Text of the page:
The final word on Hanna; Ike approaches

Full Path of Hanna, From Genesis to End

After Tropical Storm Hanna gave us some much-needed rain Friday, it turned northeast and hit hyperspeed and has made conditions quite interesting going up the Eastern seaboard, dumping a lot of rain and causing some brief flooding issues from North Carolina up into New Hampshire. It’s lost tropical characteristics now, and the Hurricane Center has issued the final advisory for Hanna, which will go down as a reasonably bizarre, devil of a storm to try to predict.

Despite rumors to the contrary, Hanna actually did have some winds. Francis Shepherd had some videos of some of Hanna’s wind and rain from Deltaville, VA on Saturday morning. While the winds didn’t seem too exceptionally strong in those videos, that’s certainly more than I saw from my humble abode in West Ashley.

Ike Satellite Photo

Hurricane Ike lashed a Hanna-ravaged Turks and Caicos Islands and is going to give the Bahamas quite a ride today before it slams into Cuba, likely maintaining Category 4 strength throughout. Evacuations have been underway in the Florida Keys for the last day or two; first, tourists were asked to leave, and now residents are being evacuated as the Keys are under a hurricane watch. They likely won’t see the brunt of Ike’s fury, but even Category 2 winds can cause severe problems on the Keys.

From there, it’s anybody’s guess where Ike will end up. Here’s the path, which could point it anywhere from south of Texas to just to the west of Pensacola.

Hurricane Ike:  Projected Path, 11am 09/07

The forecast has Ike taking a beating from Cuba, but eventually getting it back together in the Gulf and becoming a Category 3 again. Ike’s got folks along the Gulf Coast worried, and rightfully so; this could be a force to be reckoned with through this week. A lot of the folks I followed for Gustav are watching Ike extremely closely, and making preparations now just in case. While it shouldn’t affect us in the Carolinas, thankfully, we’ll be watching the Gulf Coast closely, hoping folks there get out of harm’s way.


11PM advisory: Lifting northward

Hanna’s starting to lift northward of Charleston. The 11PM fix put it roughly about 60 miles east-southeast of Charleston, and I’m willing to bet it’s pulled even or even slightly north of Charleston now, based on some of the radar I’ve been looking at. The advisory also says that it’s moving north at 20; however, I’m seeing strong indications that the turn to the northeast has begun and is now moving in that direction. Landfall is expected just north of Myrtle Beach within the next few hours.

The advisory canceled the tropical storm warning south of Edisto; I could see this being whittled back even further as time goes on. The Hurricane Watch for our area was also discontinued. There’s a chance Hanna could still become a hurricane — it’s been trying to form an eyewall for the past couple hours, and the pressure is as low as you’ll ever see for a tropical storm — but shear is and dry air are giving it one hell of a fight.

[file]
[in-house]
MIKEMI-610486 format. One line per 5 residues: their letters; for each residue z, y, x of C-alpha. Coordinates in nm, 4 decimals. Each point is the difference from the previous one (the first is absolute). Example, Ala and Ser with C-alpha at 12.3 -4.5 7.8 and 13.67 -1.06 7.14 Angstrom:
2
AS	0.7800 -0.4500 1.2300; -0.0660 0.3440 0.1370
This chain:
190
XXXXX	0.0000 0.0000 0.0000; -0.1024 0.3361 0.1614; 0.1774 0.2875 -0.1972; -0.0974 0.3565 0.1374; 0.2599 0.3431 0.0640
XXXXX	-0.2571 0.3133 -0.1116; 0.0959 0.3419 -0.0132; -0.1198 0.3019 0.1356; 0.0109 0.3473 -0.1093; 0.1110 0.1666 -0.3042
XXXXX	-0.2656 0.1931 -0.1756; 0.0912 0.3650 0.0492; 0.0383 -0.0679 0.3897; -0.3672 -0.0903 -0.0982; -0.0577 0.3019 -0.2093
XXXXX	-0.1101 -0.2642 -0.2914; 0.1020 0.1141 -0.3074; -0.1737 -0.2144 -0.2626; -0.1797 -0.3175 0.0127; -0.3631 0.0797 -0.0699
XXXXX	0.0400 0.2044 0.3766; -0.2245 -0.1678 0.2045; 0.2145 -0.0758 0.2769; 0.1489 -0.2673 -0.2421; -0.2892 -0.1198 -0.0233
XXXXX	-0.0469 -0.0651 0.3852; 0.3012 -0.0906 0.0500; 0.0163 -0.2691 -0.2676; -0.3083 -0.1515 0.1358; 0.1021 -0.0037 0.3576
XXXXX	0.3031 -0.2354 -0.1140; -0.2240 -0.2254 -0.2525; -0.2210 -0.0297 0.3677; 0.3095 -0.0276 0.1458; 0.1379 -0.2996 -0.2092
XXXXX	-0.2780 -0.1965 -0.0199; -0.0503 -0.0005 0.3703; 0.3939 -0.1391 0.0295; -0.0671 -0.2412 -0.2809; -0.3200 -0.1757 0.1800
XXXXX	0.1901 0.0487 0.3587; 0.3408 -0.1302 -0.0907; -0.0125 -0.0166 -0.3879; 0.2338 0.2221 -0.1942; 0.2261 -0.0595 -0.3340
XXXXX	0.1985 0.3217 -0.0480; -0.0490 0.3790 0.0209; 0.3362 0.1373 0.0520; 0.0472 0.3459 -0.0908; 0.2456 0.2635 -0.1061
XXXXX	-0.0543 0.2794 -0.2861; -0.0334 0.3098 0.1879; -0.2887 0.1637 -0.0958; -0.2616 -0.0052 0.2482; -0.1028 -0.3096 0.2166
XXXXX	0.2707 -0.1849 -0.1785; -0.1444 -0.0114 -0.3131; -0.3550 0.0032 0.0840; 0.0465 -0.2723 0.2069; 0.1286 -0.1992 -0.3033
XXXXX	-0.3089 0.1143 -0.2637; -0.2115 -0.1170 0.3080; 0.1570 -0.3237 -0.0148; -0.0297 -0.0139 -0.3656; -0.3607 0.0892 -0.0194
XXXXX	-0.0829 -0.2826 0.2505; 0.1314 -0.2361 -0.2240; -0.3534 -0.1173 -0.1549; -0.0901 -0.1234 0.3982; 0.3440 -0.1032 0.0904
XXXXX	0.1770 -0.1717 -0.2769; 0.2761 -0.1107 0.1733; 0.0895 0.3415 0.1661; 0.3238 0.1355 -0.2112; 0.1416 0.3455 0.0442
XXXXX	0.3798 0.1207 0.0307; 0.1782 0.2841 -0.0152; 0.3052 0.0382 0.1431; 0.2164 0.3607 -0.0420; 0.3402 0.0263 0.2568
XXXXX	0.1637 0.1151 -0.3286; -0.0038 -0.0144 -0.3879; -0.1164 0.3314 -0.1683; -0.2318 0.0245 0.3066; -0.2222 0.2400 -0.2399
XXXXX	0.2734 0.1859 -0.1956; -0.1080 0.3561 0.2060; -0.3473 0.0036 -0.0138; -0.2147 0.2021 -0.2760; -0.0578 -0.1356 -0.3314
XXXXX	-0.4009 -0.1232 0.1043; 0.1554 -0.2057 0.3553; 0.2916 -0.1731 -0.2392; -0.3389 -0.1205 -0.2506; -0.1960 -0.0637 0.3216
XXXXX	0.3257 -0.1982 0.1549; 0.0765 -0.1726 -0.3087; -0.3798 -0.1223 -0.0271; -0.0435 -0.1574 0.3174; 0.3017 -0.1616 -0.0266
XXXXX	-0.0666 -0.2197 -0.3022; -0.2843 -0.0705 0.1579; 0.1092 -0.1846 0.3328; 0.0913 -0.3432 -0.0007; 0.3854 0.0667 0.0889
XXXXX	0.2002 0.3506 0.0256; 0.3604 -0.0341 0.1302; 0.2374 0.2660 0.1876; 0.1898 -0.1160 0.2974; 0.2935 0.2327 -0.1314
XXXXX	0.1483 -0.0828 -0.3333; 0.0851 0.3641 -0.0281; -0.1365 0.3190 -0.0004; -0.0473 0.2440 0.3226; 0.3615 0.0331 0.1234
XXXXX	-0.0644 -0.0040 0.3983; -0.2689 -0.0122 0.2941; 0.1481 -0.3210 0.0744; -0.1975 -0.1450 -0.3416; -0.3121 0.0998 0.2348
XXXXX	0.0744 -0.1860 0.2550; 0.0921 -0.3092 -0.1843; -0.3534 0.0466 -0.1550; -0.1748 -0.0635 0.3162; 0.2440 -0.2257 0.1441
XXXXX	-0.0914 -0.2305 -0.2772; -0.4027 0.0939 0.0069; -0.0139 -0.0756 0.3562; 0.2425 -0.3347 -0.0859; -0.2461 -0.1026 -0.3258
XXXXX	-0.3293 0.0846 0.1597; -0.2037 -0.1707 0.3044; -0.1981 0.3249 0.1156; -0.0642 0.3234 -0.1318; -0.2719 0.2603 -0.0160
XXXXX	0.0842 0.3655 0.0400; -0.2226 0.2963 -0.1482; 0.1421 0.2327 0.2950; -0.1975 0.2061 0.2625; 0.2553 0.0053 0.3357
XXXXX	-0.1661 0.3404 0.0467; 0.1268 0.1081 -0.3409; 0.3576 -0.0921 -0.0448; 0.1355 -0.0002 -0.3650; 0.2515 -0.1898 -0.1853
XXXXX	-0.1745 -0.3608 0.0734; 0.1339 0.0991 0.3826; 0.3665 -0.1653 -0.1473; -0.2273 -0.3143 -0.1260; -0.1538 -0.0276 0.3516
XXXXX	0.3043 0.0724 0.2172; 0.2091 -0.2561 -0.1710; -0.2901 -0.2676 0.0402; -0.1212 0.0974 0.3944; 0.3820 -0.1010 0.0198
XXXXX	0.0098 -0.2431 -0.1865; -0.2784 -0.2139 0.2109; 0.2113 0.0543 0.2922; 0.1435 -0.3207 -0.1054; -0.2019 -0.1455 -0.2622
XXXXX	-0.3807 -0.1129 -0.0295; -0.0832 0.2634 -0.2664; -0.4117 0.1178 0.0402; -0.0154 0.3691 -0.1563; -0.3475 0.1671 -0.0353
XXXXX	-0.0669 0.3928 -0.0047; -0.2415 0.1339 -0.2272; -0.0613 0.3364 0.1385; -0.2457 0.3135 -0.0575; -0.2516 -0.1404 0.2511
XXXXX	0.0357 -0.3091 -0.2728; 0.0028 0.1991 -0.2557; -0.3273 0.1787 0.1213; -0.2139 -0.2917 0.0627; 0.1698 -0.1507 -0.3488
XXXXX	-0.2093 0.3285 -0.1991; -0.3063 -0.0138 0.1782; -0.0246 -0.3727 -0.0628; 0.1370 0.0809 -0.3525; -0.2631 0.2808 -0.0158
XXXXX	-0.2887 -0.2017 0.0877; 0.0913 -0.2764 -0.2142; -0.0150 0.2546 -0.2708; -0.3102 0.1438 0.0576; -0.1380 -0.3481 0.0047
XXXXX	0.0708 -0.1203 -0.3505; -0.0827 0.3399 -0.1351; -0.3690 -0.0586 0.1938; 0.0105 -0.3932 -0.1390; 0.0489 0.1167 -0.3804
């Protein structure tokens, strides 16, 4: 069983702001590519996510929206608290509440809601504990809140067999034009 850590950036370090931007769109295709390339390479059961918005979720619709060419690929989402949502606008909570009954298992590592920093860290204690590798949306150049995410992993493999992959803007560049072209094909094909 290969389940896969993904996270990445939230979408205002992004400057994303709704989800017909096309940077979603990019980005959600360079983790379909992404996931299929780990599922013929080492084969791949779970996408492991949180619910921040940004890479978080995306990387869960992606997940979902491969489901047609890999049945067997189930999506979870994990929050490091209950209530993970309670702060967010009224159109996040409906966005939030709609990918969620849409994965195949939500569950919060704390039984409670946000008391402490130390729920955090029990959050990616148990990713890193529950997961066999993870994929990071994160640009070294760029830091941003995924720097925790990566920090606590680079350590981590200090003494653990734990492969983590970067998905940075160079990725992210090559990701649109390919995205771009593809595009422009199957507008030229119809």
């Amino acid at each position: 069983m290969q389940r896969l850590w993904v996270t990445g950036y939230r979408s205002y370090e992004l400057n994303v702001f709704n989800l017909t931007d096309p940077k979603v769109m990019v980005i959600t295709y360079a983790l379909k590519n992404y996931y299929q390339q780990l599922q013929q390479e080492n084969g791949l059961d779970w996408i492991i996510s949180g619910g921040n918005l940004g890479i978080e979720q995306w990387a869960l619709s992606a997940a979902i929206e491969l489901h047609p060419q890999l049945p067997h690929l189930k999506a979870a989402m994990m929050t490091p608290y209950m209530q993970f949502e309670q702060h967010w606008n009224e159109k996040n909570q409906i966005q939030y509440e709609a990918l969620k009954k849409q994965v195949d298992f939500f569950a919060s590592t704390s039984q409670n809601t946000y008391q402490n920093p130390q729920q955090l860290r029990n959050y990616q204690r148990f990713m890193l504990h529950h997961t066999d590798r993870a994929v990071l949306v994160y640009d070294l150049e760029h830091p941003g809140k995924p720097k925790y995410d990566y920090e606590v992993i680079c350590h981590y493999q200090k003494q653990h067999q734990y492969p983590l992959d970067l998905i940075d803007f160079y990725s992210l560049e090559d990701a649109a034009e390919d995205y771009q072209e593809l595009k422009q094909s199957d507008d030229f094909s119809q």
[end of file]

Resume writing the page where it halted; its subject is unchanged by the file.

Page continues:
Hanna’s dropped plenty of beneficial rain on the Charleston area. The usual spate of flooding has happened; but this happens whenever it rains normally, much less when a tropical system swings through.

I’ll be interested to hear what comes of the postmortem from Hanna. This has been one heck of a storm for many reasons, whether it be its odd track deviations or its odd strengthening habits. It’s been a great learning experience, as well.

I probably won’t be awake for landfall. Here’s hoping that folks in Myrtle Beach and throughout North Carolina come through alright; I suspect things will be okay, though. This storm’s moving incredibly quickly, so widespread flooding won’t be a major issue, and the winds probably won’t get past Category 1, much less tropical storm force.

For now, this will sign off the advisory-by-advisory posting for the Charleston area for Hanna. I’ve made this official by cracking a beer.

I’ll have a recap of Hanna sometime tomorrow or Sunday; right now, I need rest before coverage ramps up for Ike, which is a damn dangerous, scary, and beautiful storm.


Hanna jogged left

Hanna’s made a very sharp jog to the left which has complicated a lot of things in the forecast. It’s looking more and more that unless the northeast turn happens in the next couple hours from now, landfall will indeed be in northern Charleston County near Awendaw and Bulls Bay. The Hurricane Hunters are in the storm as I type this and there is some really interesting data coming back — it looks like the pressure at the center fix is 978 mb. The fix puts the center about 85 miles to the southeast of Charleston. It’s hauling butt, too, and I’m sure that fix is outdated by this writing.

As I write this, a squall associated with the inner core of the storm — which is rapidly regenerating — is coming ashore. The worst may be yet to come…keep tabs in the Charleston Weather broadcast and chat room. Next advisory at 11…


Hanna: A non-event so far


Computer models and forecast tracks aside, so far, Hanna’s been quite a beneficial rainmaker for Charleston, and not much else. I’ve seen some fairly heavy showers come through at times, but the winds have definitely been nothing like what was expected. The winds were actually stronger earlier today; in the last few hours, while the rain has definitely gotten harder and more steady, the wind has just not been where it’s been expected. This could change as the center passes closer at 8:00 (the buoy reports do indicate stronger winds — but nowhere near 70 MPH, either), but by every measure, we should have been in tropical storm force winds by now. This simply has not happened. We’ve gotten much-needed rain — we’re down 8″ here in Charleston — and none of the problems that usually come with it (save for downtown flooding, but that’s not avoidable).

I do suspect things will kick up a bit as the center approaches — judging from the buoy reports I’ve been looking at, we could see 25-35 MPH sustained winds at times — but I think predictions of hurricane conditions in Charleston are far overblown at this point. Everything I’ve seen just does not sustain that.

My faithful Charleston weather watchers and I will continue to keep an eye out in the Charleston Weather broadcast, but it looks like we need to pay much closer attention to Ike and let this glorified late summer nor’easter do its thing. :)


2PM: Hanna headed to hurricane strength again

Hanna’s getting it together in a hurry. The 2PM advisory took it to the threshold of hurricane force — a 70 MPH tropical storm. It’s also started heading north at 20, a bit earlier than the forecast track first pegged it, too — which may have implications for the forecast track at 5PM.